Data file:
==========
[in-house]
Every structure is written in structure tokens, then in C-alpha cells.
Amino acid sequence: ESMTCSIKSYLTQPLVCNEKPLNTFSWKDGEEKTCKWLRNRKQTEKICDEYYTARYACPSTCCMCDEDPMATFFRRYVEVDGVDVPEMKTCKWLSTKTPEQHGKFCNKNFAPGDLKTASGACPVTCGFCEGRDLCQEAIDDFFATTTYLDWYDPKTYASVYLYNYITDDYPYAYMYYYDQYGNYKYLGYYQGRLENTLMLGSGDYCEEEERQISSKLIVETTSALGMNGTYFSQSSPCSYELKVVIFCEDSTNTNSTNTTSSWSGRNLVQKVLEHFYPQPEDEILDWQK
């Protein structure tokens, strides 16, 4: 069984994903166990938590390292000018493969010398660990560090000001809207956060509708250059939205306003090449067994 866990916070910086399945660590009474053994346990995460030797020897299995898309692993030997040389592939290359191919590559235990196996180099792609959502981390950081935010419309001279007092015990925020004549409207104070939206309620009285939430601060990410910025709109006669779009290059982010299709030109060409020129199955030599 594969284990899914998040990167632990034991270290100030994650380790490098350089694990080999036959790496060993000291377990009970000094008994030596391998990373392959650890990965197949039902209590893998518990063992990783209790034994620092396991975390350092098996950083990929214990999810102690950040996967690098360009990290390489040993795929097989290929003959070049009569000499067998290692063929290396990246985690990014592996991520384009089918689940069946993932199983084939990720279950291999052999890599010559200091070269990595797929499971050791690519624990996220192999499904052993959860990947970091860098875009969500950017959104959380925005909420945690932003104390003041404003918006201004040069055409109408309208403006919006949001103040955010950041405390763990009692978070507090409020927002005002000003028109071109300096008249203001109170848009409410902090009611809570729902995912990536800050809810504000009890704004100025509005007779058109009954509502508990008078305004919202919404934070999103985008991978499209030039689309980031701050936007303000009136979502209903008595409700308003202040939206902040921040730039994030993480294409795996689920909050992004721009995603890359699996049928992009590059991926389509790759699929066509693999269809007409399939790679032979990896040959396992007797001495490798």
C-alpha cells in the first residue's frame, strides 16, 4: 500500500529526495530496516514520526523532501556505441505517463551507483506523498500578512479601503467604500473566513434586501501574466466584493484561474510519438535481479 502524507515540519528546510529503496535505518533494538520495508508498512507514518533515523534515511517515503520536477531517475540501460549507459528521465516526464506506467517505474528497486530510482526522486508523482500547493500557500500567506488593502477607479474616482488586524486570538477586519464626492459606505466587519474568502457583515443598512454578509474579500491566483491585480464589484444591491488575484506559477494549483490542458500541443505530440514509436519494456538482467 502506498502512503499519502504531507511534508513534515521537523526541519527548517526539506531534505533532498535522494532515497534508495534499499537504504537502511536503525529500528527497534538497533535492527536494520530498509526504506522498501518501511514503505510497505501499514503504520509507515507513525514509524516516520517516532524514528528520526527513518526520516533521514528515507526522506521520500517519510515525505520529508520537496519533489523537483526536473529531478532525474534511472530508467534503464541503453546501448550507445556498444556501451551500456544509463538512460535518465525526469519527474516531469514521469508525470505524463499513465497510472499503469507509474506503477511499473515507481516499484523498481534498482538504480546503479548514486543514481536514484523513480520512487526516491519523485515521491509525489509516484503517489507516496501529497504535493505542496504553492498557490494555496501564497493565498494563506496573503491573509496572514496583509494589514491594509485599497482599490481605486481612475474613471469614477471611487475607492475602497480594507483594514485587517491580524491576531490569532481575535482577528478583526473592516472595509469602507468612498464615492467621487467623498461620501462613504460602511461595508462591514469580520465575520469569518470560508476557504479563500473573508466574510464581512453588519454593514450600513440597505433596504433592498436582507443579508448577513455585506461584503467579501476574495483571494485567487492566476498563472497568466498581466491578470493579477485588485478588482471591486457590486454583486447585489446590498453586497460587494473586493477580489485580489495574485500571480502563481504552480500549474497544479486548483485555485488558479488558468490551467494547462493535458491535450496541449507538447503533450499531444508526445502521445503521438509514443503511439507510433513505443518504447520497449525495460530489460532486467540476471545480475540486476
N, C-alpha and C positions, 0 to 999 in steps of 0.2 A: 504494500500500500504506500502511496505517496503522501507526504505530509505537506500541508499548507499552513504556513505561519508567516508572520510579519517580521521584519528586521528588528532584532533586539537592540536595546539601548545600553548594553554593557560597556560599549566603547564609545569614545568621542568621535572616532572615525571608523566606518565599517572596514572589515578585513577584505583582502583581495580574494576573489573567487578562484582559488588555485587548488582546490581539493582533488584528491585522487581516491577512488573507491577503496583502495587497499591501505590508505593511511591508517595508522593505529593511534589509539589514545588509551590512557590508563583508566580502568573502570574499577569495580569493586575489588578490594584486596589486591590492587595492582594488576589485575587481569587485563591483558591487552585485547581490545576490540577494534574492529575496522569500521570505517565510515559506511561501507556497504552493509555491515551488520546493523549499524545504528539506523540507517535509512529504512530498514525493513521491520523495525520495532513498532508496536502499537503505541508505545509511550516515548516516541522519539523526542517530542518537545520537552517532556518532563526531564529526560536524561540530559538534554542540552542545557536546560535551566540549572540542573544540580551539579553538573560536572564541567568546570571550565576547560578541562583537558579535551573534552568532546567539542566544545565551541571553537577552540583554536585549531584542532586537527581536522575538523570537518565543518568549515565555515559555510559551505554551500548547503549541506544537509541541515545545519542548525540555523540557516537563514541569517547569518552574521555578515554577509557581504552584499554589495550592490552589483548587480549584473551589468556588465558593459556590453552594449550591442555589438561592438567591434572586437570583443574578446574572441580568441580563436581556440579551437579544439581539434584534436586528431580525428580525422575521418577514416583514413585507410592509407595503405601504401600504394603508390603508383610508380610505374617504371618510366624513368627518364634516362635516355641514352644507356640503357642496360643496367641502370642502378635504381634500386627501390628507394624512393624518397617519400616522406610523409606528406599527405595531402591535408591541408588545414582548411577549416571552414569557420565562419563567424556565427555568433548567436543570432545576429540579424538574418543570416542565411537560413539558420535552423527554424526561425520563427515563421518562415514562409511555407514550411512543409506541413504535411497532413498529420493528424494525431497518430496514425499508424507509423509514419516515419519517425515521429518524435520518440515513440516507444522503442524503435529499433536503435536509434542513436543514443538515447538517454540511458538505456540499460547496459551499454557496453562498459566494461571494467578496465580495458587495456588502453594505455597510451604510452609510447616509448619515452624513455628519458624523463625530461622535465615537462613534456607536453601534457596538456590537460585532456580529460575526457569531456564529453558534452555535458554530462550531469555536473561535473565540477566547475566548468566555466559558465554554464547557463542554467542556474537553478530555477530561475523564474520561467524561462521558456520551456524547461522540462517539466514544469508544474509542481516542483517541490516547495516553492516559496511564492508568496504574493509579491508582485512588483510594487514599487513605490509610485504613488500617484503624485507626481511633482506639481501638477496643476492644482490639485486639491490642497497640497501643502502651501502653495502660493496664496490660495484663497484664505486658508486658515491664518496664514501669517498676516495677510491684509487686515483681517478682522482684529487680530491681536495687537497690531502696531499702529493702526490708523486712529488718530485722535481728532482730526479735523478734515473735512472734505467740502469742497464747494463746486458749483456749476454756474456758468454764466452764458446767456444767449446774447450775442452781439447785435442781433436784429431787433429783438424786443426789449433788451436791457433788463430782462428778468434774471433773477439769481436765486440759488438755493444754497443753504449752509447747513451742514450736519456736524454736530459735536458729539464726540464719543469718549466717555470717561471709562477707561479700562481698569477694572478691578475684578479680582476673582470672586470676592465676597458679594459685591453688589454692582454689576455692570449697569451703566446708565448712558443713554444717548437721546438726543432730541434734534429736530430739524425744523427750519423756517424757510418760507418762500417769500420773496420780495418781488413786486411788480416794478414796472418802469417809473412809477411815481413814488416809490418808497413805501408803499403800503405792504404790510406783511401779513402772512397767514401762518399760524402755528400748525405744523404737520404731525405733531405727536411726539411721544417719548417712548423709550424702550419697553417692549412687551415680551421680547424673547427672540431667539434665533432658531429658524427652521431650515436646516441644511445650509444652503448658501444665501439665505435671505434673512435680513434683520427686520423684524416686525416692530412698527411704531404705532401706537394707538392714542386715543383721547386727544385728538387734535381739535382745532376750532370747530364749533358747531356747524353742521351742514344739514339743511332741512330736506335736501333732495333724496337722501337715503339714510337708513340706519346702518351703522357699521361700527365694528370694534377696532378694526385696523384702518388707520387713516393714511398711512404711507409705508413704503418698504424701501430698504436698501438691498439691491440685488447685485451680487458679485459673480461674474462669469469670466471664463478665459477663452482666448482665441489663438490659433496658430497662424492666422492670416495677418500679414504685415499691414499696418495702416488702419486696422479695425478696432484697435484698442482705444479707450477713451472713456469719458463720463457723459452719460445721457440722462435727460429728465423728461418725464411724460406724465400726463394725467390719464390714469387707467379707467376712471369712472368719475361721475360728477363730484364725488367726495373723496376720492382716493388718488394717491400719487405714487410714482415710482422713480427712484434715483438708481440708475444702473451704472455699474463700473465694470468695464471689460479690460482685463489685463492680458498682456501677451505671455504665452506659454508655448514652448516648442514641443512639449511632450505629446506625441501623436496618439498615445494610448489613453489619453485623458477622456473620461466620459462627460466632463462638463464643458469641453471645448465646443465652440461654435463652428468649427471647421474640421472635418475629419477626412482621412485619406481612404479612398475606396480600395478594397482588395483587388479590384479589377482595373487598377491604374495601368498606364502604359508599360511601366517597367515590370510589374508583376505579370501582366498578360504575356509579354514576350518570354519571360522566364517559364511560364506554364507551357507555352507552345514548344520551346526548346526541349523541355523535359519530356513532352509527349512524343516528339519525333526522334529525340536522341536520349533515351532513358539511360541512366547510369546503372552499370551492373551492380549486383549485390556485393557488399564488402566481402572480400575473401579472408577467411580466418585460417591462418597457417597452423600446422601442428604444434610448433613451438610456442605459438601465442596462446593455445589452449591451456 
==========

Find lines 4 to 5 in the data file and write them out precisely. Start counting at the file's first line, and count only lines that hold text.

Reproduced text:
């Protein structure tokens, strides 16, 4: 069984994903166990938590390292000018493969010398660990560090000001809207956060509708250059939205306003090449067994 866990916070910086399945660590009474053994346990995460030797020897299995898309692993030997040389592939290359191919590559235990196996180099792609959502981390950081935010419309001279007092015990925020004549409207104070939206309620009285939430601060990410910025709109006669779009290059982010299709030109060409020129199955030599 594969284990899914998040990167632990034991270290100030994650380790490098350089694990080999036959790496060993000291377990009970000094008994030596391998990373392959650890990965197949039902209590893998518990063992990783209790034994620092396991975390350092098996950083990929214990999810102690950040996967690098360009990290390489040993795929097989290929003959070049009569000499067998290692063929290396990246985690990014592996991520384009089918689940069946993932199983084939990720279950291999052999890599010559200091070269990595797929499971050791690519624990996220192999499904052993959860990947970091860098875009969500950017959104959380925005909420945690932003104390003041404003918006201004040069055409109408309208403006919006949001103040955010950041405390763990009692978070507090409020927002005002000003028109071109300096008249203001109170848009409410902090009611809570729902995912990536800050809810504000009890704004100025509005007779058109009954509502508990008078305004919202919404934070999103985008991978499209030039689309980031701050936007303000009136979502209903008595409700308003202040939206902040921040730039994030993480294409795996689920909050992004721009995603890359699996049928992009590059991926389509790759699929066509693999269809007409399939790679032979990896040959396992007797001495490798």
C-alpha cells in the first residue's frame, strides 16, 4: 500500500529526495530496516514520526523532501556505441505517463551507483506523498500578512479601503467604500473566513434586501501574466466584493484561474510519438535481479 502524507515540519528546510529503496535505518533494538520495508508498512507514518533515523534515511517515503520536477531517475540501460549507459528521465516526464506506467517505474528497486530510482526522486508523482500547493500557500500567506488593502477607479474616482488586524486570538477586519464626492459606505466587519474568502457583515443598512454578509474579500491566483491585480464589484444591491488575484506559477494549483490542458500541443505530440514509436519494456538482467 502506498502512503499519502504531507511534508513534515521537523526541519527548517526539506531534505533532498535522494532515497534508495534499499537504504537502511536503525529500528527497534538497533535492527536494520530498509526504506522498501518501511514503505510497505501499514503504520509507515507513525514509524516516520517516532524514528528520526527513518526520516533521514528515507526522506521520500517519510515525505520529508520537496519533489523537483526536473529531478532525474534511472530508467534503464541503453546501448550507445556498444556501451551500456544509463538512460535518465525526469519527474516531469514521469508525470505524463499513465497510472499503469507509474506503477511499473515507481516499484523498481534498482538504480546503479548514486543514481536514484523513480520512487526516491519523485515521491509525489509516484503517489507516496501529497504535493505542496504553492498557490494555496501564497493565498494563506496573503491573509496572514496583509494589514491594509485599497482599490481605486481612475474613471469614477471611487475607492475602497480594507483594514485587517491580524491576531490569532481575535482577528478583526473592516472595509469602507468612498464615492467621487467623498461620501462613504460602511461595508462591514469580520465575520469569518470560508476557504479563500473573508466574510464581512453588519454593514450600513440597505433596504433592498436582507443579508448577513455585506461584503467579501476574495483571494485567487492566476498563472497568466498581466491578470493579477485588485478588482471591486457590486454583486447585489446590498453586497460587494473586493477580489485580489495574485500571480502563481504552480500549474497544479486548483485555485488558479488558468490551467494547462493535458491535450496541449507538447503533450499531444508526445502521445503521438509514443503511439507510433513505443518504447520497449525495460530489460532486467540476471545480475540486476